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Case 349

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50 year-old male patient, refers proximal-member weakness and skin rash on arms and proximal interphalangeal and metacarpophalangeal articulations’ extensor face (Images 1 and 2). Denies photosensitivity. Antinuclear auto-antibody (FAN) positive on homogeneous (1:160) and speckled (1:640) patterns, and creatine-phosphokinase of 1935 U/L. Lesion biopsy revealed chronic superficial inflammatory infiltrate.

Considering the clinical data and the images, the most likely diagnosis is:

a) Dermatomyositis

25%

b) Systemic lupus erythematosus

25%

c) Scleroderma

25%

d) Henoch-Schonlein Purpura

25%
   

Image analysis

Image 1: Photography of right hand’s dorsum. Presence of irregular erythematous patches, barely defined on the proximal interphalangeal metacarpophalangeal (2nd and 4th), as well as the distal interphalangeal (3rd and 4th) articulations’ extensor face, compatible with Gottron’s papules. 

 

Image 2: Photography of left hand’s dorsum. Presence of irregular erythematous patches, barely defined on the proximal interphalangeal metacarpophalangeal (2nd and 3rd), as well as the distal interphalangeal (2nd to 4th) articulations’ extensor face, compatible with Gottron’s papules. 

Highlights

  • - Dermatomyositis is a rare rheumatologic disease with a bimodal peak of incidence (5-15 and 40-60 years) and more frequently among females (2:1);

  • - Gottron’s papules are erythematous papules or patches on the extensor surface of metacarpophalangeal and interphalangeal articulations, occurring symmetrically and being pathognomonic for dermatomyositis; 

  • - Diagnosis relies on the combination of the dermatological findings with muscular injury evaluated by the clinical condition, serum enzymes, muscle biopsy and/or electromyography;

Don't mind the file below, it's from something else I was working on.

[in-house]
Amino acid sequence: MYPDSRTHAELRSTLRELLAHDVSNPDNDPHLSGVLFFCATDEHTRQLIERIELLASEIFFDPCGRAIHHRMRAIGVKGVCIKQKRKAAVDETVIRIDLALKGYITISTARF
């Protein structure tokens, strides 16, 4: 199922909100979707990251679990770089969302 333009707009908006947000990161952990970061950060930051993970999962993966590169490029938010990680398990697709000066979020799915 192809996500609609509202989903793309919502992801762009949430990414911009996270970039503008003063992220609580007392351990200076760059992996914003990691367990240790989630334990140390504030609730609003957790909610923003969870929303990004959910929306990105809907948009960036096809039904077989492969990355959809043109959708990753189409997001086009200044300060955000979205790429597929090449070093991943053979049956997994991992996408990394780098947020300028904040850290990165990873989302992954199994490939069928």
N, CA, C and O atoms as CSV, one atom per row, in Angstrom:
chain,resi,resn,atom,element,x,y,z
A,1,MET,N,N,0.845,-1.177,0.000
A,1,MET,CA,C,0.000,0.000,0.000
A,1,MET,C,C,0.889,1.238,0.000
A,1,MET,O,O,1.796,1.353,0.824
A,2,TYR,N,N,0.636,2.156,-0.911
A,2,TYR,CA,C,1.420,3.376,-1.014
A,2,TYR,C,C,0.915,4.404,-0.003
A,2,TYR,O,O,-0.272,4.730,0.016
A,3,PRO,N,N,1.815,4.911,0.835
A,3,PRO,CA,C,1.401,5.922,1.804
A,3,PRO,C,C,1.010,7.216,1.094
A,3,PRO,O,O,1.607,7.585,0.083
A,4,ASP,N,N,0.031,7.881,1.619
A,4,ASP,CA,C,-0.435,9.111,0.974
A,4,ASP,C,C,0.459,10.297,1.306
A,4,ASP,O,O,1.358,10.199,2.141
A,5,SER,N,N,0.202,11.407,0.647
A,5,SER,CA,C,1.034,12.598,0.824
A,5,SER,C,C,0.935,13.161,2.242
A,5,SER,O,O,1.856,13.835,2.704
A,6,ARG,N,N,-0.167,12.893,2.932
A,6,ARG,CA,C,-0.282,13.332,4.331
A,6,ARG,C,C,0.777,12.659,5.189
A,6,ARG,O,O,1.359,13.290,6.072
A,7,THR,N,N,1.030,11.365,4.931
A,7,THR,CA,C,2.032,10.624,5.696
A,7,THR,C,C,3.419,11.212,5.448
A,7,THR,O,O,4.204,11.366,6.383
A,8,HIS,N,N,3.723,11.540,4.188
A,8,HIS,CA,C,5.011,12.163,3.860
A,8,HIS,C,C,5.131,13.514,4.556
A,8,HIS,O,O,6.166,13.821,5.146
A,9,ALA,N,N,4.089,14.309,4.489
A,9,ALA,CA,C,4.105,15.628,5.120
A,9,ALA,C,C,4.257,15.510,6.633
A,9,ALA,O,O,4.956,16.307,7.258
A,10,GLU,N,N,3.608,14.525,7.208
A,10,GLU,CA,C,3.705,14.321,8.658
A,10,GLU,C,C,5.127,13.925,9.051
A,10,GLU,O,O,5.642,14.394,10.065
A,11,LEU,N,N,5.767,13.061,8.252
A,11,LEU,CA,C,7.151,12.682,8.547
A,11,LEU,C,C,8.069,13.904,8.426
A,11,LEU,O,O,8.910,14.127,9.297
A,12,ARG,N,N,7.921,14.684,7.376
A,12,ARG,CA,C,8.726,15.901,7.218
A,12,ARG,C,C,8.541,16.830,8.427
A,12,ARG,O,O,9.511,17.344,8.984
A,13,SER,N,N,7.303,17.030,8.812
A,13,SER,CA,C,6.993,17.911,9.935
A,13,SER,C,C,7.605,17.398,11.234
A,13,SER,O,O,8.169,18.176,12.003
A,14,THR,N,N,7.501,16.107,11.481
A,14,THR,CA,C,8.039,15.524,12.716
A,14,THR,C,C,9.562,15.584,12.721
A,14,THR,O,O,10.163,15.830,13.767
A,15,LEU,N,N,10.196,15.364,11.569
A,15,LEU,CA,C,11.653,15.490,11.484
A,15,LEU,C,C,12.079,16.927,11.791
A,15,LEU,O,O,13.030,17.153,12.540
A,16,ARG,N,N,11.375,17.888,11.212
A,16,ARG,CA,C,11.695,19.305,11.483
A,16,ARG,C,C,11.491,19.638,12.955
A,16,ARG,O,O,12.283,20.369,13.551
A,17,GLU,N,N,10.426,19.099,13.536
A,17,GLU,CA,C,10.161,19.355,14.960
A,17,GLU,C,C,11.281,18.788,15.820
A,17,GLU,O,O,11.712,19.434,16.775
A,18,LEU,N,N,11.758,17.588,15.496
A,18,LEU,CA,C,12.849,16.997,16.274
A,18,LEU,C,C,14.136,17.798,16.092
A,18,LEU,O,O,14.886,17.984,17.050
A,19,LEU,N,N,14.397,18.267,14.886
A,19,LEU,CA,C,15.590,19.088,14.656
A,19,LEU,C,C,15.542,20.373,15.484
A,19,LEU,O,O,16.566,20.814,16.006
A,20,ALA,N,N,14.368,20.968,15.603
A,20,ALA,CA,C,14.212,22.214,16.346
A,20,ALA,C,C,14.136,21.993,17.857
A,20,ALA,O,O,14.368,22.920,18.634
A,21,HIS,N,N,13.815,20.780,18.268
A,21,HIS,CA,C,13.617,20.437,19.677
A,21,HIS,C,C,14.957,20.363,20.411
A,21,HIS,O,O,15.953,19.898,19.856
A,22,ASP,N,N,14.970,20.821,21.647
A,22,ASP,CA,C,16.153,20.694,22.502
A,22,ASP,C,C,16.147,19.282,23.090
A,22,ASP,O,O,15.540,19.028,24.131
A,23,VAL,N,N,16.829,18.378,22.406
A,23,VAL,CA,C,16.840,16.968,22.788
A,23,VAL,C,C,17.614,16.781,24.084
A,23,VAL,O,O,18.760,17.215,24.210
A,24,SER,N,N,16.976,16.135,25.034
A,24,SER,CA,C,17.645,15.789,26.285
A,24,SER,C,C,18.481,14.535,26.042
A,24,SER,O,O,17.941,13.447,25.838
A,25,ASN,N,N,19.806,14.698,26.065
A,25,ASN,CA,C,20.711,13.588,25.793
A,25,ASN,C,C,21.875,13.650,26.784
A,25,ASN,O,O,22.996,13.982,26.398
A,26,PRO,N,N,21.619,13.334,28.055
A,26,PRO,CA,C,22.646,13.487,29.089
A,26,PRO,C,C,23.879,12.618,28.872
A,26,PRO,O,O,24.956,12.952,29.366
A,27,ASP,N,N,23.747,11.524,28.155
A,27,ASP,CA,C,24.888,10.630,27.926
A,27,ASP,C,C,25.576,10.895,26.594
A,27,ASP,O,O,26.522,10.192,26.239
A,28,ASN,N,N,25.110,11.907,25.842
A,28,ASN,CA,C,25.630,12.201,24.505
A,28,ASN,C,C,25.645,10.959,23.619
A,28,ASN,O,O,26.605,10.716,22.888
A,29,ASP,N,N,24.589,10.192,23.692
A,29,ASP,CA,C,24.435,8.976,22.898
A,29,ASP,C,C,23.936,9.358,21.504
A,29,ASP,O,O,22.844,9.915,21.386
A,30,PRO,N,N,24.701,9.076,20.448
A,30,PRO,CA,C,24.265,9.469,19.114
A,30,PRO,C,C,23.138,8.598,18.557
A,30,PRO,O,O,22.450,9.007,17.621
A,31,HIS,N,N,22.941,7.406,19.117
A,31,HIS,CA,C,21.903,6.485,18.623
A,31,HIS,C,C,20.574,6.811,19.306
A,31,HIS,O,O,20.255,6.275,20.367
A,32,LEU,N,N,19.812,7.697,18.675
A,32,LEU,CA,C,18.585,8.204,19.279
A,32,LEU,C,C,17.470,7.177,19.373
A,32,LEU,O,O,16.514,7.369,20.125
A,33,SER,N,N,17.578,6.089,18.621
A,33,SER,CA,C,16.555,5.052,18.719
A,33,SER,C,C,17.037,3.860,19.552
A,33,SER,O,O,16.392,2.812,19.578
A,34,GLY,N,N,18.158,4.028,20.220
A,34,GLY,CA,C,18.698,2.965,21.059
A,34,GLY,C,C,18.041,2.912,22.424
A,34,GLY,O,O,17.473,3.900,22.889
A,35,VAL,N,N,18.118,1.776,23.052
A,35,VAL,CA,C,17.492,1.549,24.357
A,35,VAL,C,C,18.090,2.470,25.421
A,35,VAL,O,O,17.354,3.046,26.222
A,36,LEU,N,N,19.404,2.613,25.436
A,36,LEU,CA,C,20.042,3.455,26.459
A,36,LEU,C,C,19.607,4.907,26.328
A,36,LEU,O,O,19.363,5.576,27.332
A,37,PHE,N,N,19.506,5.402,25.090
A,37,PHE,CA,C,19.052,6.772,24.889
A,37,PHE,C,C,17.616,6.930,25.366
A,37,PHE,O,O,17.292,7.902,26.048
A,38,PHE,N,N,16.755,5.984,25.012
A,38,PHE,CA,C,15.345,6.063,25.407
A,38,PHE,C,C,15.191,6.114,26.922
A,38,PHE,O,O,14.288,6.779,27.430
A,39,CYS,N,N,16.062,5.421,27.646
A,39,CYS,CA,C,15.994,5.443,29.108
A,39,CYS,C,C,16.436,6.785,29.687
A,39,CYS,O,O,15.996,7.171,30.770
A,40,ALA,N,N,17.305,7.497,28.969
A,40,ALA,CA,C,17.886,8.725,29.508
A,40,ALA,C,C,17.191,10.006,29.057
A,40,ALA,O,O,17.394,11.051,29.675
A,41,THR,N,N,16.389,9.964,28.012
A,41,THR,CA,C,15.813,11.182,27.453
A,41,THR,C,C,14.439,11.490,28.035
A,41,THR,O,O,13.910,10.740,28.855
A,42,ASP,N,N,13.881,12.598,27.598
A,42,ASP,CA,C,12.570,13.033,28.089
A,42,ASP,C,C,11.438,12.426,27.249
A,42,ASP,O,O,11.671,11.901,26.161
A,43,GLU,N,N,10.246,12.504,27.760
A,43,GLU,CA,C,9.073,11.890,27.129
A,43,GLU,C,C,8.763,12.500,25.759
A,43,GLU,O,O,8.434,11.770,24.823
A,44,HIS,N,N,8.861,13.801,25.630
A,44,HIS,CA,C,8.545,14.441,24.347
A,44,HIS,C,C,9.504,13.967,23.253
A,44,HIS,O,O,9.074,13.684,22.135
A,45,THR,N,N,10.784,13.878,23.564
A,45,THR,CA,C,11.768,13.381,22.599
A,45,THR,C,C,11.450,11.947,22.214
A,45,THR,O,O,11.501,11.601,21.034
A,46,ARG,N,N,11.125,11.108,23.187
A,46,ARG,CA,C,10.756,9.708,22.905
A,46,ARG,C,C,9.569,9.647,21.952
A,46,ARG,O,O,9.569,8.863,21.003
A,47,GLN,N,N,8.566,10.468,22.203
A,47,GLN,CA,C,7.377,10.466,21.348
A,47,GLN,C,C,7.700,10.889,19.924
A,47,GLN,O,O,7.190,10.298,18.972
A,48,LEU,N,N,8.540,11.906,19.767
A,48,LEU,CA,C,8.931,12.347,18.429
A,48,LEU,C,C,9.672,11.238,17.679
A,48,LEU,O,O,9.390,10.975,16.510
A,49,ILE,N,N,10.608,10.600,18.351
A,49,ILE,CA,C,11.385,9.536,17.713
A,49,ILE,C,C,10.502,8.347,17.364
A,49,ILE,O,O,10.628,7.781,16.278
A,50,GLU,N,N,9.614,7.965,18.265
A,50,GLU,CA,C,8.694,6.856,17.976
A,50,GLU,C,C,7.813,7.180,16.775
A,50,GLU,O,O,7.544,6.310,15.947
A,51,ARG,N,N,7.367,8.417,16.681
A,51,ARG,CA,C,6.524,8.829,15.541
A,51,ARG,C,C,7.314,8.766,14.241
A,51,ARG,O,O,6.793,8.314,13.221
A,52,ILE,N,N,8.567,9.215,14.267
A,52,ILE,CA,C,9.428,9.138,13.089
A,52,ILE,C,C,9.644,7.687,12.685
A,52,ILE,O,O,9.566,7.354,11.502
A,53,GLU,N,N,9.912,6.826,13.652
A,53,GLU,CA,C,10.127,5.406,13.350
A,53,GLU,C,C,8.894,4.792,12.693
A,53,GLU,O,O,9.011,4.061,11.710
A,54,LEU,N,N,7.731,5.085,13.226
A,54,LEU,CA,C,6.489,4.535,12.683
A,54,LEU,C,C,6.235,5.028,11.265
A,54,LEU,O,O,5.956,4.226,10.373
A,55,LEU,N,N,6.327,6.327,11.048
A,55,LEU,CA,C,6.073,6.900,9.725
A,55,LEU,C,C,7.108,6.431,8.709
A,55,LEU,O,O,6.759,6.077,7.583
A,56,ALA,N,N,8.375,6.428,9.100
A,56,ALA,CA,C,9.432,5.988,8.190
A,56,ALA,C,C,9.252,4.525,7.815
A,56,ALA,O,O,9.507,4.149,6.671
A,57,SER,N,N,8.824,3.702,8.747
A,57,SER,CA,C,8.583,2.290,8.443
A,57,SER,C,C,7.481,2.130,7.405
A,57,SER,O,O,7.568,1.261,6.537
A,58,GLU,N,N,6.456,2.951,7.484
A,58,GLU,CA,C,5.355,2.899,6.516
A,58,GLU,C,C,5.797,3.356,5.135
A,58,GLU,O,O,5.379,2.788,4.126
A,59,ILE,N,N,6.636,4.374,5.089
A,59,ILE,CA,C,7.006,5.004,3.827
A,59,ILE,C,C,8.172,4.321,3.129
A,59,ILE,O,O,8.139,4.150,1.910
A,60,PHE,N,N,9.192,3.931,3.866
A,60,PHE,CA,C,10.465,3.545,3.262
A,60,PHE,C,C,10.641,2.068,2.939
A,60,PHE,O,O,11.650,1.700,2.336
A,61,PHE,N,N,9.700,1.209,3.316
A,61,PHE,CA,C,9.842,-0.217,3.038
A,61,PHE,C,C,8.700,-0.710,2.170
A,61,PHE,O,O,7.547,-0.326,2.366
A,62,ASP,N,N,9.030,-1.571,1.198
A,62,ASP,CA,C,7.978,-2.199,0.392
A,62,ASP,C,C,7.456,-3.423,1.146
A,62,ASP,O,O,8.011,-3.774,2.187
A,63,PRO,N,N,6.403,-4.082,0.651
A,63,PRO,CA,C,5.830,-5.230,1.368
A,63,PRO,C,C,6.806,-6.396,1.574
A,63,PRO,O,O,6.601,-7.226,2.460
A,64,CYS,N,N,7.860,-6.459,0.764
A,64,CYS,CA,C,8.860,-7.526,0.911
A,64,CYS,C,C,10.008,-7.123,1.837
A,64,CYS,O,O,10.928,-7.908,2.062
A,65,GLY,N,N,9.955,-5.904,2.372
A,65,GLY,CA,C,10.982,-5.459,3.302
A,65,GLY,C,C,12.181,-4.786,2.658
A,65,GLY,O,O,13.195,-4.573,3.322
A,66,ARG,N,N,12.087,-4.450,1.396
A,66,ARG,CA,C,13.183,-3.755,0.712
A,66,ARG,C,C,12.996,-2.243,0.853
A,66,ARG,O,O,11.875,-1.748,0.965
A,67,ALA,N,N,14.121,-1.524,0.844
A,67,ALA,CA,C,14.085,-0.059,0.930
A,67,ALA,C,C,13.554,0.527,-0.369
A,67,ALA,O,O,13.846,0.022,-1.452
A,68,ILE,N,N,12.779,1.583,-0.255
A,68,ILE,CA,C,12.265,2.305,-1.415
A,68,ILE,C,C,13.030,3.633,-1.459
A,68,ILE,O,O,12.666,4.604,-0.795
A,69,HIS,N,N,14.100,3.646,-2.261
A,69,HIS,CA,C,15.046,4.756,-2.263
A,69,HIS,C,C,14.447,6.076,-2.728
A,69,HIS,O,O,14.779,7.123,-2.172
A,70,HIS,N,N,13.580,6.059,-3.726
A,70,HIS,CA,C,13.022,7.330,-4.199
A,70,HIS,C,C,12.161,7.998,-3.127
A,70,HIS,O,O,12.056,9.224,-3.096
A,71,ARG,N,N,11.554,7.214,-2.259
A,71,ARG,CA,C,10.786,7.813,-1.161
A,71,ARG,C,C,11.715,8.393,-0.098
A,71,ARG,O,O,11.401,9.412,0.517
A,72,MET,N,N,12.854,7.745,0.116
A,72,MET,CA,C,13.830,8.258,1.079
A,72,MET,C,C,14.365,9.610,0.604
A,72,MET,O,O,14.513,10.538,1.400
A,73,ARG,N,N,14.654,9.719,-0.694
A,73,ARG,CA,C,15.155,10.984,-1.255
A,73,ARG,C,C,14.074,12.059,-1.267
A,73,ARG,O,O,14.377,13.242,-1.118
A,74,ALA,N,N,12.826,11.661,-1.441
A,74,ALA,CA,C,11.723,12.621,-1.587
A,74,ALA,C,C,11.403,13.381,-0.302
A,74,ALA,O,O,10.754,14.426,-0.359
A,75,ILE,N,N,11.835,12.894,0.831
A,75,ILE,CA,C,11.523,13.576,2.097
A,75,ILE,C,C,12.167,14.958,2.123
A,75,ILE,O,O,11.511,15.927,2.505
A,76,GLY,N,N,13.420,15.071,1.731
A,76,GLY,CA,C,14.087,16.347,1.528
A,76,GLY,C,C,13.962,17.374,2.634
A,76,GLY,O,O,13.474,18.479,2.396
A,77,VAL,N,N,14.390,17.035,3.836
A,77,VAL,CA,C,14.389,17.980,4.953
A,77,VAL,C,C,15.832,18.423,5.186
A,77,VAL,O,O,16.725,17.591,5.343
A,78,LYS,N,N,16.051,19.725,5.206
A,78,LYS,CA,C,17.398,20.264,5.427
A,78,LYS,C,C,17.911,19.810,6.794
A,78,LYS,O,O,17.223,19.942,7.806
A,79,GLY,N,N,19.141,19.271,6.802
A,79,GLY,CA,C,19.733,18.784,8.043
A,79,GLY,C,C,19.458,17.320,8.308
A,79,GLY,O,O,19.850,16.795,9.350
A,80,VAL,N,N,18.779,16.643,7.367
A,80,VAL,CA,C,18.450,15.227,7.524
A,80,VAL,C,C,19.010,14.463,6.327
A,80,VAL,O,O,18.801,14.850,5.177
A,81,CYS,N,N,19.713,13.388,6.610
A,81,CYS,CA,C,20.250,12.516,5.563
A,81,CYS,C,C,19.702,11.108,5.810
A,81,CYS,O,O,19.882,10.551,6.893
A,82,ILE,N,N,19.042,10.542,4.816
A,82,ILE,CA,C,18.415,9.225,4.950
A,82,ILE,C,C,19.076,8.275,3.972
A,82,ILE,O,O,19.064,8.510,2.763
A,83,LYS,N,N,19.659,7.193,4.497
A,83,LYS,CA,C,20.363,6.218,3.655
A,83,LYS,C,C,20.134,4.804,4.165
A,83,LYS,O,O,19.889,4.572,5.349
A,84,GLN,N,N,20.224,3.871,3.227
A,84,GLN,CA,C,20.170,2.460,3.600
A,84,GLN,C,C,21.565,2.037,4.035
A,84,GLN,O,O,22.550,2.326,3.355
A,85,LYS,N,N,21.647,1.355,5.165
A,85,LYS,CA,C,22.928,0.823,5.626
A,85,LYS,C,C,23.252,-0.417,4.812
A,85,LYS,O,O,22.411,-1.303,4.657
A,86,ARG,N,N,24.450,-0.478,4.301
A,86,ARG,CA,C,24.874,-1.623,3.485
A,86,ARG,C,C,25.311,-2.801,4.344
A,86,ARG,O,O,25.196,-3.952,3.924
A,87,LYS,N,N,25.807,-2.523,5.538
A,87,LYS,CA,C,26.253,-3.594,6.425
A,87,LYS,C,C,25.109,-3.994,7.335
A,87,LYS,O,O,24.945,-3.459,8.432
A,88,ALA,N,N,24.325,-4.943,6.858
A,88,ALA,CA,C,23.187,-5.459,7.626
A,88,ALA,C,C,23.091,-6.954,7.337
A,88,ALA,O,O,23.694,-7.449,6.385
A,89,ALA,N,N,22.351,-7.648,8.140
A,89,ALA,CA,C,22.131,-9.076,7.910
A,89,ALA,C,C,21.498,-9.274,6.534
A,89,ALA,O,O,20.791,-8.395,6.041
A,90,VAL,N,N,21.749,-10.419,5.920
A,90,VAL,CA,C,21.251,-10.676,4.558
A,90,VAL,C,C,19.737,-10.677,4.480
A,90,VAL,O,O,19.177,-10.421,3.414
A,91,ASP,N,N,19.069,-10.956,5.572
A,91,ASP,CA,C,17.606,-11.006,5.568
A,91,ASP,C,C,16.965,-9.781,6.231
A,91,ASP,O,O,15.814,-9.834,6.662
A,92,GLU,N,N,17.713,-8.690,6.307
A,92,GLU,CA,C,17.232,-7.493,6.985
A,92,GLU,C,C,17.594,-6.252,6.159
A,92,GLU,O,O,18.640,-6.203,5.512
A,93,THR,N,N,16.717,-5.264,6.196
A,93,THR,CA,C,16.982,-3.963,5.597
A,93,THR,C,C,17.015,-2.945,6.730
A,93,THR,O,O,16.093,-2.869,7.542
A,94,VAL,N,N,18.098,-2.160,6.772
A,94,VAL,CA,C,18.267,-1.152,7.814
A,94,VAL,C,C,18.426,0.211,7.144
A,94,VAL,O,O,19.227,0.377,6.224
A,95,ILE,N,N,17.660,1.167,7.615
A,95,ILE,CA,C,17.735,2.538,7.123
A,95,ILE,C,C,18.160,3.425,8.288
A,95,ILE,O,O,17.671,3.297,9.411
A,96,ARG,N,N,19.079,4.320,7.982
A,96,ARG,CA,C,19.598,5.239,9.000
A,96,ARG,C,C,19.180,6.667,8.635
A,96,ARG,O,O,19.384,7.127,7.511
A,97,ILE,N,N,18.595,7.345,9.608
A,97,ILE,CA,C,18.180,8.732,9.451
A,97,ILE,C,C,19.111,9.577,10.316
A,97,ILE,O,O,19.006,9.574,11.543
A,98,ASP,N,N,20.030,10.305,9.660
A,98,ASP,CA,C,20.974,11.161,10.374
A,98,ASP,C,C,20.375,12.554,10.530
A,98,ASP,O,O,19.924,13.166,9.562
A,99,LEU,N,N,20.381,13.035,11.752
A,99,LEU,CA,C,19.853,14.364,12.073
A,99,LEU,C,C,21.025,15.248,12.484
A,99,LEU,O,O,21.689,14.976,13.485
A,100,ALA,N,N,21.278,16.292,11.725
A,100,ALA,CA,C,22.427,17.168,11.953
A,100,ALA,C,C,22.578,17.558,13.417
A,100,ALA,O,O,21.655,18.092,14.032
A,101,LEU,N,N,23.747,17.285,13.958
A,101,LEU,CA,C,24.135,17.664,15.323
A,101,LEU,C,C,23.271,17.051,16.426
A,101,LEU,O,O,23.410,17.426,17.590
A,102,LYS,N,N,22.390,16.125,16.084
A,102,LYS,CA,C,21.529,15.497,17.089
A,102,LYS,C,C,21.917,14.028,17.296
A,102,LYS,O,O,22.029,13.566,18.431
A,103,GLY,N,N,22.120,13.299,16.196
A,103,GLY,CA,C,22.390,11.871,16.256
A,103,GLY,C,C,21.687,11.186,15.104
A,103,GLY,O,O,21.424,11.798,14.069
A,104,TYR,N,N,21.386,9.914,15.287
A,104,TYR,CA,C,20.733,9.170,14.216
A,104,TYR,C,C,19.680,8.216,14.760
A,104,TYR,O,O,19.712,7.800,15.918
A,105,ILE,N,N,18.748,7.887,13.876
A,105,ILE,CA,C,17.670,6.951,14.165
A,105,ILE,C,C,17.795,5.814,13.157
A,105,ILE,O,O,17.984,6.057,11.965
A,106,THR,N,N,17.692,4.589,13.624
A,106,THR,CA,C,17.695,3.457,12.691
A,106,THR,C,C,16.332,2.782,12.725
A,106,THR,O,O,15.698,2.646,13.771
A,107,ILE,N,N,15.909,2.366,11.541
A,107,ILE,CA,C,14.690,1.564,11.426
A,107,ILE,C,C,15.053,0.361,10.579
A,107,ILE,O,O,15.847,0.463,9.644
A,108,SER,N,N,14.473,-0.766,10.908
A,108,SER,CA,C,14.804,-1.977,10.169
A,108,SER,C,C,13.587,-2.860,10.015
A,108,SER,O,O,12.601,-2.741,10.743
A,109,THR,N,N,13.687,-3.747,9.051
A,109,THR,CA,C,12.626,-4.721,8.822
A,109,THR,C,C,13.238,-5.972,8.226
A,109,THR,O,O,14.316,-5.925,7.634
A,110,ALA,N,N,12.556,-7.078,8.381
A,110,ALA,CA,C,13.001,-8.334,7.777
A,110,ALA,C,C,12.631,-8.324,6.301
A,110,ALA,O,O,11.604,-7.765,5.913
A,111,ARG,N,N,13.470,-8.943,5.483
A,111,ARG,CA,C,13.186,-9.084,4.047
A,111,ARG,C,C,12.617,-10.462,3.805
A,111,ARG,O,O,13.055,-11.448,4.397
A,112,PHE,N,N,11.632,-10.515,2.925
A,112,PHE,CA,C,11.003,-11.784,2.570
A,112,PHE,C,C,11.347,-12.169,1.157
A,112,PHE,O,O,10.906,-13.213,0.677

• - Antinuclear auto-antibody is usually positive in those patients, although with low specificity; 

  • - Treatment is based on inflammatory control with glucocorticoid, associated or not to immunosuppressors such as Azathioprine and Methotrexate. 

References

- Mainetti C, Terziroli Beretta-Piccoli B, Selmi C. Cutaneous Manifestations of Dermatomyositis: a Comprehensive Review. Clin Rev Allergy Immunol. 2017;53(3):337–56. 

- Muro Y, Sugiura K, Akiyama M. Cutaneous Manifestations in Dermatomyositis: Key Clinical and Serological Features — a Comprehensive Review. Clin Rev Allergy Immunol [Internet]. 2016;51(3):293–302. Available from: http://dx.doi.org/10.1007/s12016-015-8496-5.

- Miller ML, Vleugels RA. Clinical manifestations of dermatomyositis and polymyositis in adults[Internet]. UpToDate. 2019 [cited 2019 May 4]. Available from: https://www.uptodate.com/contents/clinical-manifestations-of-dermatomyositis-and-polymyositis-in-adults?search=dermatomiosite&source=search_result&selectedTitle=1~150&usage_type=default&display_rank=1. 

Author

Bruno Campos Santos, 6th year medical student at Universidade Federal de Minas Gerais.

Email: bruno_campos[at]outlook.com

Supervisor

Rejane Pinheiro Damasceno, MD, Rheumatologist and Preceptor at the Instituto de Previdência dos Servidores do Estado de Minas Gerais.

E-mail: rejanepinheirod[at]gmail.com 

Reviewers

Gustavo Monteiro, Letícia de Melo Elias, André Luiz Marzano, Felipe Eduardo Lopes and Viviane Santuari Parisotto Marino, MD, Ph.D.

Translated by

Bruno Campos Santos, 6th year medical student at Universidade Federal de Minas Gerais.

E-mail: bruno_campos[at]outlook.com

Test question

(Medical Residence 2009 – UNB) 

A 48 year-old patient referred progressive and symmetric loss of proximal muscle strength over the past six months. Refers loss of 8 kg on the last year. At examination, shows signs of arthritis on the small and big articulations, besides heliotrope and malar rash (including the nasolabial folds) and Gottron’s papules. 

From the clinical data, the most likely diagnosis for this patient is:

a) Centronuclear myopathy

25%

b) Nemaline myopathy

25%

c) Myasthenia gravis

25%

d) Dermatomyositis

25%

e) Eaton-Lambert syndrome

25%
   

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